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National Museum of the American Indian, Lower Manhattan
  1 Bowling Green - New York, NY              
Between two beautiful sculptures that tell the story of the Americas lies the entrance to the amazing architecture of the New York branch of the National Museum of the American Indian. A step inside and you will be astounded by the beautiful exhibits canvassed amid architecture that will keep you buzzing for years to come. Adjacent to Battery Park, this vast collection of years of artifacts, culture, and knowledge also boasts FREE admission! Of all the New York museums and cultural attractions, it is a great place to take your entire family. This is one of the Manhattan museums that features films for public viewing. It also provides great music and dance programs; talk about fun! For teachers, the museum even offers materials listed by region or tribe for use in the classroom. You really feel and experience the desire of the museum to reach out to everyone in an effort to get the huge collection of knowledge and information it contains out there. A good place for a field trip or a part of your family vacation that won’t break the bank, a visit to this museum really gives a sense of pride for the great land we call America.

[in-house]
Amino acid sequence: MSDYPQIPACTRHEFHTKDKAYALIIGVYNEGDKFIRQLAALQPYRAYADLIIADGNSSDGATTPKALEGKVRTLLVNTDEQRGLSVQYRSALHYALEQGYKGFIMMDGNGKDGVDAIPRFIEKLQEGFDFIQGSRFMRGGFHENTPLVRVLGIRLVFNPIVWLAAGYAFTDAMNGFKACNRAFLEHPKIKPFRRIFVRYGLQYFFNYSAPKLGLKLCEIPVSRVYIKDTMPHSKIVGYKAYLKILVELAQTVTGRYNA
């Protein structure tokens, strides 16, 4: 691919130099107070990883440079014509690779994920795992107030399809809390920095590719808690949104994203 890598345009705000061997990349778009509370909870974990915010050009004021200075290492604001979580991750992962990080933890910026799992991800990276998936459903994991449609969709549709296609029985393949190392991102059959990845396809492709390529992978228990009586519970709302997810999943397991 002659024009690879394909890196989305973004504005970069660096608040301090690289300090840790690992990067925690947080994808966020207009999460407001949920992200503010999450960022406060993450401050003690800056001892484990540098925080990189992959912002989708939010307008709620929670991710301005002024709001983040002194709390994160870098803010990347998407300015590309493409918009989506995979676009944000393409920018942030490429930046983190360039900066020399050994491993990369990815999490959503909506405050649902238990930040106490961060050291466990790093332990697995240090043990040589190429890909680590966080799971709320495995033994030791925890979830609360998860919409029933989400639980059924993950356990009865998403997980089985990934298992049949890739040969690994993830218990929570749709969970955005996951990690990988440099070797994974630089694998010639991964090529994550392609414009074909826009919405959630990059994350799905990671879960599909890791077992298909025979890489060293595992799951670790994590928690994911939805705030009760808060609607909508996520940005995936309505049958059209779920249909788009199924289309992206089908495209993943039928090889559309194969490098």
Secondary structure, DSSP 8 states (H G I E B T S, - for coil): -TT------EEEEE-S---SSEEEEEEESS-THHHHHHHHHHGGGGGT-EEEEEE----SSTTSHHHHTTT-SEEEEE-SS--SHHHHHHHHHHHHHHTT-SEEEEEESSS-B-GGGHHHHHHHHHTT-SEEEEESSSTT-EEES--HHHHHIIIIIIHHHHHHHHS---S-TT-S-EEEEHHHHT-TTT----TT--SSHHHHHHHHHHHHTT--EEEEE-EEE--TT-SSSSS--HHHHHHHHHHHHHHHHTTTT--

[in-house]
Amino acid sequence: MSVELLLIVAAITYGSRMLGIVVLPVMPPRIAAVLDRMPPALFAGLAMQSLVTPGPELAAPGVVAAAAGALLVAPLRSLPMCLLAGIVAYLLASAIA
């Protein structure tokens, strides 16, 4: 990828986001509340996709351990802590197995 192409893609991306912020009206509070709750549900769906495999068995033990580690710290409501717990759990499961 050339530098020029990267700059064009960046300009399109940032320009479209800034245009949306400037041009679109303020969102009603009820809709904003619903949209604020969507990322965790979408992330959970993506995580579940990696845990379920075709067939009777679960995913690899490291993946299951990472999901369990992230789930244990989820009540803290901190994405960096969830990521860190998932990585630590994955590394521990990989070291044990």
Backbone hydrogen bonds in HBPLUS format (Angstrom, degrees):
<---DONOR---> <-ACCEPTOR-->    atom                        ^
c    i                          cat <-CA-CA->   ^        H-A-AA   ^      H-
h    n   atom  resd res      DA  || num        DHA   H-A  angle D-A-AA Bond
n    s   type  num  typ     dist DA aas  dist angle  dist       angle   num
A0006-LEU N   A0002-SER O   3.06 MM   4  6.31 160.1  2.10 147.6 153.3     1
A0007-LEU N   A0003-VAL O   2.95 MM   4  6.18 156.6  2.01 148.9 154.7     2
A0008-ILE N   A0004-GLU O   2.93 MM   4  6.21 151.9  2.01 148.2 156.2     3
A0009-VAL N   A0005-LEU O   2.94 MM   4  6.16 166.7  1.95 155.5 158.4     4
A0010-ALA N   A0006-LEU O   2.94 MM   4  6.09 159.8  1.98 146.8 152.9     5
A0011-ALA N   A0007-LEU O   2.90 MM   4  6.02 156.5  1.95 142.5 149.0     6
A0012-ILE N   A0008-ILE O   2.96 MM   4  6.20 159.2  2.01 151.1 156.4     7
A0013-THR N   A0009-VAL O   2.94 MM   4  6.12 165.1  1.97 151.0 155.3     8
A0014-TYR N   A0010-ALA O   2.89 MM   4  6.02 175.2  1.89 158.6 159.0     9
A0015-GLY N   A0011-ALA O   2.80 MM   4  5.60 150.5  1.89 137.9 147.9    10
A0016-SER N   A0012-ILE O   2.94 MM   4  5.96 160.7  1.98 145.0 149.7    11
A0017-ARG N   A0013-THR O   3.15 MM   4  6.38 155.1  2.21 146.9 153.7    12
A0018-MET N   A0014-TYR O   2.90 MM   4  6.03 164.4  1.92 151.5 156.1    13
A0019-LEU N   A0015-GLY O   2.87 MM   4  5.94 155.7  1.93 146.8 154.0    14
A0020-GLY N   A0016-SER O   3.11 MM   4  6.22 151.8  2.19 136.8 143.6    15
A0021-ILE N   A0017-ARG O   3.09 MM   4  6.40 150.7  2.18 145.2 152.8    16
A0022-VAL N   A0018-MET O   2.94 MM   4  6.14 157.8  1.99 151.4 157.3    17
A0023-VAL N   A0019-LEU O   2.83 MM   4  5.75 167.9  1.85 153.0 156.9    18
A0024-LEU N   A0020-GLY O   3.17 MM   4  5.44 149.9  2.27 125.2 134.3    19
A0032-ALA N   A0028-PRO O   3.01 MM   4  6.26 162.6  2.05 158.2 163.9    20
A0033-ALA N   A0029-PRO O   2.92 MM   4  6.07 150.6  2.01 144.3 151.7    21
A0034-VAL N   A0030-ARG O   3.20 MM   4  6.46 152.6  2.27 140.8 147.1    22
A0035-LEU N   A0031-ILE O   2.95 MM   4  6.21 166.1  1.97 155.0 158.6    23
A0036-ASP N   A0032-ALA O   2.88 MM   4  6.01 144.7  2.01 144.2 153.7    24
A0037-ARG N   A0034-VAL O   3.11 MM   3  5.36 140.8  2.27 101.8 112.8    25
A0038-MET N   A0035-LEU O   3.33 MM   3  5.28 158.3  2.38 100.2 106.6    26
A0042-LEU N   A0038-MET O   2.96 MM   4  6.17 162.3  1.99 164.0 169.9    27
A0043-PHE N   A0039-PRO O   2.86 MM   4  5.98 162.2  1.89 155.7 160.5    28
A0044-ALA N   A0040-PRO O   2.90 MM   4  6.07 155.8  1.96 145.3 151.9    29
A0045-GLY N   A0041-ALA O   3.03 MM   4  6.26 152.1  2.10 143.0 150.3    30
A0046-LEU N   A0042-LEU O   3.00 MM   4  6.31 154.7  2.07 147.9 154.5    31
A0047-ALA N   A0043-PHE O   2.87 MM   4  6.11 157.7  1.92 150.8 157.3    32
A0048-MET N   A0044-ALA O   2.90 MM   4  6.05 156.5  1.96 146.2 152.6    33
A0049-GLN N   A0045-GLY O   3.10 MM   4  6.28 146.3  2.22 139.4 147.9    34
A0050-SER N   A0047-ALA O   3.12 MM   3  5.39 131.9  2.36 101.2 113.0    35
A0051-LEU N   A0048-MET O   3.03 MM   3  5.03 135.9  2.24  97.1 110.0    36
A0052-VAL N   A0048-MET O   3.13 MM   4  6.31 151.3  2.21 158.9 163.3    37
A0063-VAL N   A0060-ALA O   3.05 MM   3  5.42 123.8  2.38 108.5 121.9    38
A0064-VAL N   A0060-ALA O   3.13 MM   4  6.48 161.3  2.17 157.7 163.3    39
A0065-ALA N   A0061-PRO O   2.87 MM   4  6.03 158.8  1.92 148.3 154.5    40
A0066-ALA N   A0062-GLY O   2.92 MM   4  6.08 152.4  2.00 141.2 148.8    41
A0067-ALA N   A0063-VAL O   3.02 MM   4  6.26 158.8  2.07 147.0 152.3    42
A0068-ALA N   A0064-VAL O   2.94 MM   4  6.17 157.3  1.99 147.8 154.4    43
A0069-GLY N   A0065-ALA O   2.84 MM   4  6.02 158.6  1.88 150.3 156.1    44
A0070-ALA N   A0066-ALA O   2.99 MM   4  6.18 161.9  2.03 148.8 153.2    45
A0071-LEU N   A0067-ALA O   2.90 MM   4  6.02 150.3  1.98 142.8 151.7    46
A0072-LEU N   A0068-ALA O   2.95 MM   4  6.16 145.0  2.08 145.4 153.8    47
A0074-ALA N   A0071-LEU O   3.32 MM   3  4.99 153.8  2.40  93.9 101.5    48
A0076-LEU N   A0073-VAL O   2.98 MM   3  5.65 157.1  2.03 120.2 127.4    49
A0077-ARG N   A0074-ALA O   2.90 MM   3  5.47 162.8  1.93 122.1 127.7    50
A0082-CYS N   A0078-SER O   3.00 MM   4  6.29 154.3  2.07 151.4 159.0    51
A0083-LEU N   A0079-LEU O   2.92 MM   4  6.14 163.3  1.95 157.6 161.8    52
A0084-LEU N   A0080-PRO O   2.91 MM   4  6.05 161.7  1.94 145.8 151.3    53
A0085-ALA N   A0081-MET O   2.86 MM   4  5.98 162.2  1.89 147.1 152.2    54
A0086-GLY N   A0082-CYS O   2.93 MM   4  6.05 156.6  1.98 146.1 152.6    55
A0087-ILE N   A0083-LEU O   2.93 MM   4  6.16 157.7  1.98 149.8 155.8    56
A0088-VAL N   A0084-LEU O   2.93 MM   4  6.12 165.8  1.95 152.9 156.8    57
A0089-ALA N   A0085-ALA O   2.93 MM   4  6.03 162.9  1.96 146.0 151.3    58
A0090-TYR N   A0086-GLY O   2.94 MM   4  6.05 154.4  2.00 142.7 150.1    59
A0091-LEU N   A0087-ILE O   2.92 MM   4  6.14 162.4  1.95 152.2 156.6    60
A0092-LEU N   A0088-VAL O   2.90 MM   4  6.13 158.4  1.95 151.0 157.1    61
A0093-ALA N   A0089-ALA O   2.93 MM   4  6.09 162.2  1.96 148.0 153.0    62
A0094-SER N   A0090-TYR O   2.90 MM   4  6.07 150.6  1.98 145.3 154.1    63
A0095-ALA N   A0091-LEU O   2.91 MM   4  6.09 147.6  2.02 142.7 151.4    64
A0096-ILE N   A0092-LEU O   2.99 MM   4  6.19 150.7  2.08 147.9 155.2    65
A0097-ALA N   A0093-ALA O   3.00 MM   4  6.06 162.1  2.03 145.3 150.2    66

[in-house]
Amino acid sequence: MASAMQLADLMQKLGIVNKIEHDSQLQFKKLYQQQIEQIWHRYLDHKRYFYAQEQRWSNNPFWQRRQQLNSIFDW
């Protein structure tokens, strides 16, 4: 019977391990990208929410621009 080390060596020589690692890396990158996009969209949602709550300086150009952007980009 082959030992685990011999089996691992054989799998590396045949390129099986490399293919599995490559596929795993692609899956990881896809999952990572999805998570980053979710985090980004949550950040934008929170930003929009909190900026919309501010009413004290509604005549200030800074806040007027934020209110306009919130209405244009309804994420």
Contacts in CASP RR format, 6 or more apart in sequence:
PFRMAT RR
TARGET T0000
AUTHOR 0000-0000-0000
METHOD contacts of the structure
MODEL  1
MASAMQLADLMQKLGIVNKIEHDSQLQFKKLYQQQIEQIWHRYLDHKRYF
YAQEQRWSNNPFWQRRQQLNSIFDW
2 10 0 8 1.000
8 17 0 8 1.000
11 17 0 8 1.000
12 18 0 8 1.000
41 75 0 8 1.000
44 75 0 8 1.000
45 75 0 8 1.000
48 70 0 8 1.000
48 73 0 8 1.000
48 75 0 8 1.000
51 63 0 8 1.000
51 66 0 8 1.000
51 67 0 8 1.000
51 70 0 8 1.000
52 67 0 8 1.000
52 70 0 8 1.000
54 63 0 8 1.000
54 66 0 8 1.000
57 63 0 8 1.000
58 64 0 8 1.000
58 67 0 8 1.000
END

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Statue of Liberty Museum, Lower Manhattan
  Liberty Island - New York, NY